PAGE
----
Journal Article - Energy Policy

Trade-Offs and Synergies in Power Sector Policy Mixes: The Case of Uttar Pradesh, India

| May 2022

How can electricity sector policymakers in developing countries ensure financial viability of utilities while also extending electricity access and minimizing the environmental impact of electricity supply? This study uses a mixed-method approach to analyze synergies and trade-offs between policies for financial reform of utilities, extending electricity access, and solar PV deployment in the case of Uttar Pradesh in India.

Energy efficient LED light bulbs hang in an Indian home

UN Environment/Lisa Murray

Journal Article - Climate Policy

Building Institutional Capacity for Addressing Climate and Sustainable Development Goals: Achieving Energy Efficiency in India

| September 2021

The capacity to manage technological change is an important prerequisite for climate change mitigation, adaptation, and green growth. This paper explores how capacity might be built in developing countries in the context of climate and sustainable development challenges through an in-depth qualitative case study on energy efficiency in India.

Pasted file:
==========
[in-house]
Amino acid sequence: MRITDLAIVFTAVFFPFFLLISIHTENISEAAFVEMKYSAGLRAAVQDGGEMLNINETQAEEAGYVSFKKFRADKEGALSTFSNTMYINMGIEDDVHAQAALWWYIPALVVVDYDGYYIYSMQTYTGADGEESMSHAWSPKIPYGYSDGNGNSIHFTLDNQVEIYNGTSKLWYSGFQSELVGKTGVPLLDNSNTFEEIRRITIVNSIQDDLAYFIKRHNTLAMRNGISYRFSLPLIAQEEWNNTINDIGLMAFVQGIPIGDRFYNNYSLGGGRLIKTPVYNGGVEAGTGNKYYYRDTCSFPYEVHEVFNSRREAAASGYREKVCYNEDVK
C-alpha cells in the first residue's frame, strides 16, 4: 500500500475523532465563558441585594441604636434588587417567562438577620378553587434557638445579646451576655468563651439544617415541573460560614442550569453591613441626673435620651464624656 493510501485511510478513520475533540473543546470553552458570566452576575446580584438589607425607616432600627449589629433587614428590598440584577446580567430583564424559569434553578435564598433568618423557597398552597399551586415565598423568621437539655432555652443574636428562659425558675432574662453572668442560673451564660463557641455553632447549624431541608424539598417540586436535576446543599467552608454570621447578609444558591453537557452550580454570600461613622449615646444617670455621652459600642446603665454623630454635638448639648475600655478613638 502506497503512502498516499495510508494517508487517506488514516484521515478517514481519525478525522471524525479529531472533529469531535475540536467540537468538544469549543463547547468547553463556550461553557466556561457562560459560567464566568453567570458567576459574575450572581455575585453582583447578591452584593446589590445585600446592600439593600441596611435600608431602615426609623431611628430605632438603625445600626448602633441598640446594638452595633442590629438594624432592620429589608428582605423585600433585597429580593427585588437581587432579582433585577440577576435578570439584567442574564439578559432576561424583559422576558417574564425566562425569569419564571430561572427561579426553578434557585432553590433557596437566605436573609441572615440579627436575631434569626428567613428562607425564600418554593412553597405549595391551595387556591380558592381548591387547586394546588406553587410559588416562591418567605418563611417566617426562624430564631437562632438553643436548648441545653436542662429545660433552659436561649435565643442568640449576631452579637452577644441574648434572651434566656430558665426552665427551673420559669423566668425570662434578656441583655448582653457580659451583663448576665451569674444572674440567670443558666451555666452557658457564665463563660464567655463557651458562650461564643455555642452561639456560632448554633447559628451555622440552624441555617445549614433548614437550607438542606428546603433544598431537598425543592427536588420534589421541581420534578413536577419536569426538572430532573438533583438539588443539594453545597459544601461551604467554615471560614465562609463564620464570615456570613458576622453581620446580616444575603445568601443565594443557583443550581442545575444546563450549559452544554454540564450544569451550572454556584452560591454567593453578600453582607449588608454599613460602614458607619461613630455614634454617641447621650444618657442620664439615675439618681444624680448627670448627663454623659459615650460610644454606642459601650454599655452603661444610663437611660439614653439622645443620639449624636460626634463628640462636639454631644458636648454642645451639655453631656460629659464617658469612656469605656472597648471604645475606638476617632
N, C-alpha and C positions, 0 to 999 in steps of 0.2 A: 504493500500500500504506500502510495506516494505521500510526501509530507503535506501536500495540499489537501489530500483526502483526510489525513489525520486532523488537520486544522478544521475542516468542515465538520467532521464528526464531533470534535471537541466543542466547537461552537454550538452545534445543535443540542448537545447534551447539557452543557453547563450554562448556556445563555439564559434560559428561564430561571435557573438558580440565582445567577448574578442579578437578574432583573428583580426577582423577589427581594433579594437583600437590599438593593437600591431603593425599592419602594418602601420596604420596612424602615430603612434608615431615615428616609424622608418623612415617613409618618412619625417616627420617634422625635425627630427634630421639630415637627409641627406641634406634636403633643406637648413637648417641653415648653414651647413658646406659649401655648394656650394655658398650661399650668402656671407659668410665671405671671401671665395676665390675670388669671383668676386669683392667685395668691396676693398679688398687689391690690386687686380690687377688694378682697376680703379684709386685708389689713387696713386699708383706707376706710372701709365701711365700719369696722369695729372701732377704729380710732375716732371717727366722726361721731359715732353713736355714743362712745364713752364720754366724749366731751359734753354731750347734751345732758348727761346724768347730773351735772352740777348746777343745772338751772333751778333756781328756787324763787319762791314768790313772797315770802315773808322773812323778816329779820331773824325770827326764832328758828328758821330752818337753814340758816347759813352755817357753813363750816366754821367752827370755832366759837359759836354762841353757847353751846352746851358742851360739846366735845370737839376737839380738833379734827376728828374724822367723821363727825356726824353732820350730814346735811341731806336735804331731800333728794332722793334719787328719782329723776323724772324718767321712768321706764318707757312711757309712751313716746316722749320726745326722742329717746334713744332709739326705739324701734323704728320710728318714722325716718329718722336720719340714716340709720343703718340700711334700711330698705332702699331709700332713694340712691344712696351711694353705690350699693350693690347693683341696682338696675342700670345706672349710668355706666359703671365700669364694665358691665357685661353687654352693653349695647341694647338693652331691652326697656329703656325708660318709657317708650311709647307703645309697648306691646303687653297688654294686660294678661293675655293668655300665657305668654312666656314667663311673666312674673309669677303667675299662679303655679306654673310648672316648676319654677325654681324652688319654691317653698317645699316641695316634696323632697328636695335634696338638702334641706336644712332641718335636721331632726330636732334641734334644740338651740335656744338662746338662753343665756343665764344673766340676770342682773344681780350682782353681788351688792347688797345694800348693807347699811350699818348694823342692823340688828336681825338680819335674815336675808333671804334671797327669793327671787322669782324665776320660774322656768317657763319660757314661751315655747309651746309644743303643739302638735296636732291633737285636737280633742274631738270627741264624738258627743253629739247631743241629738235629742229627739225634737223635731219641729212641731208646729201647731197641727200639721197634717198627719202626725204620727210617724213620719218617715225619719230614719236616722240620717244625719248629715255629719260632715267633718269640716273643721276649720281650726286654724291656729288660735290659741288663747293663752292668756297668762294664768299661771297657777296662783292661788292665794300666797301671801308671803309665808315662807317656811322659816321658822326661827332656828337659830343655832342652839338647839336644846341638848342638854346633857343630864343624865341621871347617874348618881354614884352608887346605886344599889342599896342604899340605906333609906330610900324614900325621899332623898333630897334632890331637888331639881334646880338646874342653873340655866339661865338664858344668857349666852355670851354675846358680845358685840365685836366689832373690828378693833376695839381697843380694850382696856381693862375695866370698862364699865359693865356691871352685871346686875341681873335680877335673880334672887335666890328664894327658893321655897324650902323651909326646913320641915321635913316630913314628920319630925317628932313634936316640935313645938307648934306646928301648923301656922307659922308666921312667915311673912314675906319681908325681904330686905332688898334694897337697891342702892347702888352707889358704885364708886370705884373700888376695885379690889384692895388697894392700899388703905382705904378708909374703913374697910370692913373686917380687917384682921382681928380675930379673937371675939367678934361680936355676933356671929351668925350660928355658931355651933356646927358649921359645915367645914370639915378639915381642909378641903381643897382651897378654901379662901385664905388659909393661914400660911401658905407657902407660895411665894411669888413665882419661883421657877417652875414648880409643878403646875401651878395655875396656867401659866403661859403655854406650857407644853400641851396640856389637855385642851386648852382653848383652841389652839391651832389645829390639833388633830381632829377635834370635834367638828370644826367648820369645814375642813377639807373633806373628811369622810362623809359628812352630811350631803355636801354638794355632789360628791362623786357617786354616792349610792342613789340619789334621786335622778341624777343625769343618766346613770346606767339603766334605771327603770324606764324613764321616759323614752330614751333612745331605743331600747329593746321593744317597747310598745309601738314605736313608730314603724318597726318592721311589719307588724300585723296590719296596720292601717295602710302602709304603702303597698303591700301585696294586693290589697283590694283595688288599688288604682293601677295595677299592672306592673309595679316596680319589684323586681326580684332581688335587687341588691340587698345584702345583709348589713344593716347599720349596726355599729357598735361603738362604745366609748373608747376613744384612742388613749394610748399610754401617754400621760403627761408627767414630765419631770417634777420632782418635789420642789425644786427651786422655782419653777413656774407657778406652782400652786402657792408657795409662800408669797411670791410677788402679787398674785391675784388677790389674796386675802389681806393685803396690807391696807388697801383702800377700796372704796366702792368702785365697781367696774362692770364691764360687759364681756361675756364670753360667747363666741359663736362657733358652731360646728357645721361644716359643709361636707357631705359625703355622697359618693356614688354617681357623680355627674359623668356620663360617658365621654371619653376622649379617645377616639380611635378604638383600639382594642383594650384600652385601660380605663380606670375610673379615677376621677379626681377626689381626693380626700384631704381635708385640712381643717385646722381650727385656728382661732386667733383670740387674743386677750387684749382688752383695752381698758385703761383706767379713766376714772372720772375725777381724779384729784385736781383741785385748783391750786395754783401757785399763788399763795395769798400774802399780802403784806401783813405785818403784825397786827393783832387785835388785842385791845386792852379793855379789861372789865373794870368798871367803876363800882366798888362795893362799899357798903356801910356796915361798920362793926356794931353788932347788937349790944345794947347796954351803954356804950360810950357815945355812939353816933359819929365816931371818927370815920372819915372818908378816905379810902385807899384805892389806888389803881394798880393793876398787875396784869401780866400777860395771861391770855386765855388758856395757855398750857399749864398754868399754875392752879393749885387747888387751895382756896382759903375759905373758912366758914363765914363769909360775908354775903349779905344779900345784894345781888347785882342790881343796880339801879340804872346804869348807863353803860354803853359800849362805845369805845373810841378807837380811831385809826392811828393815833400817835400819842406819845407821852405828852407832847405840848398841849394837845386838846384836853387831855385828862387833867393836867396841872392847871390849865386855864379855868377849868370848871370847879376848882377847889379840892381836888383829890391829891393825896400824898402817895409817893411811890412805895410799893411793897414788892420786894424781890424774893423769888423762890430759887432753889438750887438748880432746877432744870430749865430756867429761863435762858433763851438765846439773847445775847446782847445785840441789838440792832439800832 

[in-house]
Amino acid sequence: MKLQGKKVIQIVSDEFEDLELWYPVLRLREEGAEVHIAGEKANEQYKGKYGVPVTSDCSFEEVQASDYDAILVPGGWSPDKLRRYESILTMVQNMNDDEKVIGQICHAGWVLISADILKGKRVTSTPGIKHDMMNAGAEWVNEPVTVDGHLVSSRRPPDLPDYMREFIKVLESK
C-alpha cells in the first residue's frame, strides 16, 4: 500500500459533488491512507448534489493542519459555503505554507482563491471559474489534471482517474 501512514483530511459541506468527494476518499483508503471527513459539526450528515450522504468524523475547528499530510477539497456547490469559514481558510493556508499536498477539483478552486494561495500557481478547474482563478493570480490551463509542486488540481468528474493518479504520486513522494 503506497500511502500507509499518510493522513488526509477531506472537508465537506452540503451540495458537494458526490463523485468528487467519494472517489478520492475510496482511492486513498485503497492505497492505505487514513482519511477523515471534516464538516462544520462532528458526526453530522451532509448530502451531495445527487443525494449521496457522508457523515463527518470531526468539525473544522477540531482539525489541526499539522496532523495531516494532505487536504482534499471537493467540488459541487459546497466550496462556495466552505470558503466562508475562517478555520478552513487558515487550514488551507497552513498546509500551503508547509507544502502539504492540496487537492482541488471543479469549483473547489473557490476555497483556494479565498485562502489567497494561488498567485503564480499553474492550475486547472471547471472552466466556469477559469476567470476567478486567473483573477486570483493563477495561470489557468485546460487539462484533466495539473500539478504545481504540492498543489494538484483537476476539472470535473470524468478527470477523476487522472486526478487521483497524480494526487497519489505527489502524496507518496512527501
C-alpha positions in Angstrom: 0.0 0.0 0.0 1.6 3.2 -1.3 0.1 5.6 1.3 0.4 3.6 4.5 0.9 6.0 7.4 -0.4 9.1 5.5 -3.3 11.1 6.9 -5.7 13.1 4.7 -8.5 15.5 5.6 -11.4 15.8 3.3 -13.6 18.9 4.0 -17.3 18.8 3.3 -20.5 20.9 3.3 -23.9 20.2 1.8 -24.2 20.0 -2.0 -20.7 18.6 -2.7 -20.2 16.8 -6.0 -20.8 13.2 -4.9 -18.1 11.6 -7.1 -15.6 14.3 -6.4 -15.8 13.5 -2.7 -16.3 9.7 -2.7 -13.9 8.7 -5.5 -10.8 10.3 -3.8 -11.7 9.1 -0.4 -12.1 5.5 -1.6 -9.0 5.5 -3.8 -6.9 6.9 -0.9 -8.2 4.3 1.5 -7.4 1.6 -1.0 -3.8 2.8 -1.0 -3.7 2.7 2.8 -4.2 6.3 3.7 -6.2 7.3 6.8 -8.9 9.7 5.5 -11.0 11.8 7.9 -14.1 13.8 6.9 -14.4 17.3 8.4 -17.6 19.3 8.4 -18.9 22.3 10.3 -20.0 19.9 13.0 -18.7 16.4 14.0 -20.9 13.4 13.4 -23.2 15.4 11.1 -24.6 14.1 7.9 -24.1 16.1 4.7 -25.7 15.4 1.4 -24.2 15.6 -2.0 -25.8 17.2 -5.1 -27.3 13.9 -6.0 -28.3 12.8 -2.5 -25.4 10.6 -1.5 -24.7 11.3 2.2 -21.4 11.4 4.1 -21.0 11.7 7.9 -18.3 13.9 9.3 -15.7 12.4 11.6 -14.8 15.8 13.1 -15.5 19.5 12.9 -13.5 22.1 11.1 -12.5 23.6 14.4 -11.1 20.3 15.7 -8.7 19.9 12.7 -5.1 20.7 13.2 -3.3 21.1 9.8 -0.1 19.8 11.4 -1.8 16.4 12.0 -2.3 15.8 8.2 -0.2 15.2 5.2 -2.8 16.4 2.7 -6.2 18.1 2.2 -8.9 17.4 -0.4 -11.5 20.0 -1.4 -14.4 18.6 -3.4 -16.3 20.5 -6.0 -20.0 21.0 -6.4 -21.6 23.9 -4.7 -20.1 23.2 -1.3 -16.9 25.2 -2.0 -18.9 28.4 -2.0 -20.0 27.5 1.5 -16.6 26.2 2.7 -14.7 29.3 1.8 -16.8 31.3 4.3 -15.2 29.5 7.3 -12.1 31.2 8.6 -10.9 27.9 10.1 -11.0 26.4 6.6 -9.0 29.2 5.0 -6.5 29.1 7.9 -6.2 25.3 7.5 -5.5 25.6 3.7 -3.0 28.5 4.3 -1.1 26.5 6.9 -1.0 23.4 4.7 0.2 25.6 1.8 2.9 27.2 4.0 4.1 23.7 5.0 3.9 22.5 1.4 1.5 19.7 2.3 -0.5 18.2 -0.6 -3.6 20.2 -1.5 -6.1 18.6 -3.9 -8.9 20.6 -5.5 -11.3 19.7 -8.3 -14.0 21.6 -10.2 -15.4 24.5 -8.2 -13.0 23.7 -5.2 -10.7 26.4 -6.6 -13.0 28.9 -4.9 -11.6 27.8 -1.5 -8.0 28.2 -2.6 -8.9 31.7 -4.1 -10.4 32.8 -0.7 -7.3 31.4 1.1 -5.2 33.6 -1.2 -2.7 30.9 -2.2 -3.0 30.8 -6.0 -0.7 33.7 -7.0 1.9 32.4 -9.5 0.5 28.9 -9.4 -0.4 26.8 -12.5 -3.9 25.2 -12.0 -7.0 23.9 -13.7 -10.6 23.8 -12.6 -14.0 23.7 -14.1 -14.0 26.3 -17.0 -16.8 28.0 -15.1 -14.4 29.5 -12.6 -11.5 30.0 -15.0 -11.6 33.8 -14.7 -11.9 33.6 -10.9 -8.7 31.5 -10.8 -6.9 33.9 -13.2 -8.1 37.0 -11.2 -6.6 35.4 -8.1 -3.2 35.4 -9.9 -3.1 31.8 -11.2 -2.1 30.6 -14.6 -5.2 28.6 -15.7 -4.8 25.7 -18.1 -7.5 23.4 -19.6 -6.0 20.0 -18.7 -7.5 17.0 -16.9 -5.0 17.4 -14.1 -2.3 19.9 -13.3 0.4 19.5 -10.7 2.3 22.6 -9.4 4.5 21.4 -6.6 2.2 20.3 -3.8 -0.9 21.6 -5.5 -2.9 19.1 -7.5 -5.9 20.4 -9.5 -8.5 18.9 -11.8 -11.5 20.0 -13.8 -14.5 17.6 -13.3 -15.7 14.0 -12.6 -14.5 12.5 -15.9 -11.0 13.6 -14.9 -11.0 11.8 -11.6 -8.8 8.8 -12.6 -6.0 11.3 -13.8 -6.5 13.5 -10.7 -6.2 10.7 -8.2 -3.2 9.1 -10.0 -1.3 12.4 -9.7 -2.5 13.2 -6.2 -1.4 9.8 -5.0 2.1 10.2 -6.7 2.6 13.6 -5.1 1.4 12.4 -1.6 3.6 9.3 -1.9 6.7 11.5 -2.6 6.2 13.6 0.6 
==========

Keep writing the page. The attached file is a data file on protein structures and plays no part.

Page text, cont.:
Blog Post - Views on the Economy and the World

Surprisingly Strong Sanctions

| Mar. 23, 2022

The surprising strength of economic sanctions deployed multilaterally against Russia this month has been exceeded only by the surprising strength of the heroic Ukrainian resistance to the invasion of their territory.  True, it is hard to imagine sanctions bringing the Russian economy to its knees faster than Russian troops are able to complete the hundred-mile advance to Kyiv from the border.  But sanctions have gone macroeconomic.  Ultimately, the Russian economy will suffer severely and lastingly.

Book - University of Michigan Press

Capital Choices: Sectoral Politics and the Variation of Sovereign Wealth

| Mar. 07, 2022

Capital Choices analyzes the creation of different SWFs from a comparative political economy perspective, arguing that different state-society structures at the sectoral level are the drivers for SWF variation. Juergen Braunstein focuses on the early formation period of SWFs, a critical but little understood area given the high levels of political sensitivity and lack of transparency that surround SWF creation. Braunstein’s novel analytical framework provides practical lessons for the business and finance organizations and policymakers of countries that have created, or are planning to create, SWFs.